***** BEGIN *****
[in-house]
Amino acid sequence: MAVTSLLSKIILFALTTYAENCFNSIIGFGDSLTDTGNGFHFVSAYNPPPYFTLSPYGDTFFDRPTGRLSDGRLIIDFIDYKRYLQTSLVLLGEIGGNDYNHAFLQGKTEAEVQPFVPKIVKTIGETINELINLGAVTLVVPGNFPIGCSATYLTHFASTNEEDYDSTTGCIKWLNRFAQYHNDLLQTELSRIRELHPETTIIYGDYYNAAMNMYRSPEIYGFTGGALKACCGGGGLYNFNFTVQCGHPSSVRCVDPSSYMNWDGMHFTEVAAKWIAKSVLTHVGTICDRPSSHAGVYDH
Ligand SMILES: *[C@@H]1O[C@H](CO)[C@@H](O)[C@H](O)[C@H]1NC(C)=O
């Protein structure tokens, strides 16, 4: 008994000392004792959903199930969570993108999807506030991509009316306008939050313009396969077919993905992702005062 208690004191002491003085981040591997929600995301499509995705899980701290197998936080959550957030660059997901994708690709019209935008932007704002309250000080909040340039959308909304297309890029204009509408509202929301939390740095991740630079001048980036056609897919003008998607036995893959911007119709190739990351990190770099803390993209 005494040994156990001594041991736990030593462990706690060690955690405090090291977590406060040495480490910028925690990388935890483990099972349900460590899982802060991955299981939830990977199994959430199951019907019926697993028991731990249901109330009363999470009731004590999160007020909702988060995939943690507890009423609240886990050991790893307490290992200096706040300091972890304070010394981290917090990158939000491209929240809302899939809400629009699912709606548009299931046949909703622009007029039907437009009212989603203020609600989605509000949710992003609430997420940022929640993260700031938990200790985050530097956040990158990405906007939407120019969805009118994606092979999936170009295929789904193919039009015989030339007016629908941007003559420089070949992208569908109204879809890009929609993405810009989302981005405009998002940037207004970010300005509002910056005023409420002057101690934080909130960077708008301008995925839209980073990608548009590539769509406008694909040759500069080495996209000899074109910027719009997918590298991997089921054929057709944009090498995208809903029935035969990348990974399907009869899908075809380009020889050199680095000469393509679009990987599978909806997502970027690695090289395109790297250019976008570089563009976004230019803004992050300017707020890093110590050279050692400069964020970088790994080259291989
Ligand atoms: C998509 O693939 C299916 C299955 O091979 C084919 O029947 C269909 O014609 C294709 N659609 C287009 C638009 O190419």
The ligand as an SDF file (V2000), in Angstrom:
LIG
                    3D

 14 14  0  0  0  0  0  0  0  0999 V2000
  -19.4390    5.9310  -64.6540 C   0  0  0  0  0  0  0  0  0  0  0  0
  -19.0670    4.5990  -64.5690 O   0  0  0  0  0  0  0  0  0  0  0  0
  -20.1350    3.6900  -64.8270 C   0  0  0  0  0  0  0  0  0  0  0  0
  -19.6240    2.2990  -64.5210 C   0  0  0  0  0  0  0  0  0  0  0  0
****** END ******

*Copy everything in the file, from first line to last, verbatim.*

[in-house]
Amino acid sequence: MAVTSLLSKIILFALTTYAENCFNSIIGFGDSLTDTGNGFHFVSAYNPPPYFTLSPYGDTFFDRPTGRLSDGRLIIDFIDYKRYLQTSLVLLGEIGGNDYNHAFLQGKTEAEVQPFVPKIVKTIGETINELINLGAVTLVVPGNFPIGCSATYLTHFASTNEEDYDSTTGCIKWLNRFAQYHNDLLQTELSRIRELHPETTIIYGDYYNAAMNMYRSPEIYGFTGGALKACCGGGGLYNFNFTVQCGHPSSVRCVDPSSYMNWDGMHFTEVAAKWIAKSVLTHVGTICDRPSSHAGVYDH
Ligand SMILES: *[C@@H]1O[C@H](CO)[C@@H](O)[C@H](O)[C@H]1NC(C)=O
């Protein structure tokens, strides 16, 4: 008994000392004792959903199930969570993108999807506030991509009316306008939050313009396969077919993905992702005062 208690004191002491003085981040591997929600995301499509995705899980701290197998936080959550957030660059997901994708690709019209935008932007704002309250000080909040340039959308909304297309890029204009509408509202929301939390740095991740630079001048980036056609897919003008998607036995893959911007119709190739990351990190770099803390993209 005494040994156990001594041991736990030593462990706690060690955690405090090291977590406060040495480490910028925690990388935890483990099972349900460590899982802060991955299981939830990977199994959430199951019907019926697993028991731990249901109330009363999470009731004590999160007020909702988060995939943690507890009423609240886990050991790893307490290992200096706040300091972890304070010394981290917090990158939000491209929240809302899939809400629009699912709606548009299931046949909703622009007029039907437009009212989603203020609600989605509000949710992003609430997420940022929640993260700031938990200790985050530097956040990158990405906007939407120019969805009118994606092979999936170009295929789904193919039009015989030339007016629908941007003559420089070949992208569908109204879809890009929609993405810009989302981005405009998002940037207004970010300005509002910056005023409420002057101690934080909130960077708008301008995925839209980073990608548009590539769509406008694909040759500069080495996209000899074109910027719009997918590298991997089921054929057709944009090498995208809903029935035969990348990974399907009869899908075809380009020889050199680095000469393509679009990987599978909806997502970027690695090289395109790297250019976008570089563009976004230019803004992050300017707020890093110590050279050692400069964020970088790994080259291989
Ligand atoms: C998509 O693939 C299916 C299955 O091979 C084919 O029947 C269909 O014609 C294709 N659609 C287009 C638009 O190419």
The ligand as an SDF file (V2000), in Angstrom:
LIG
                    3D

 14 14  0  0  0  0  0  0  0  0999 V2000
  -19.4390    5.9310  -64.6540 C   0  0  0  0  0  0  0  0  0  0  0  0
  -19.0670    4.5990  -64.5690 O   0  0  0  0  0  0  0  0  0  0  0  0
  -20.1350    3.6900  -64.8270 C   0  0  0  0  0  0  0  0  0  0  0  0
  -19.6240    2.2990  -64.5210 C   0  0  0  0  0  0  0  0  0  0  0  0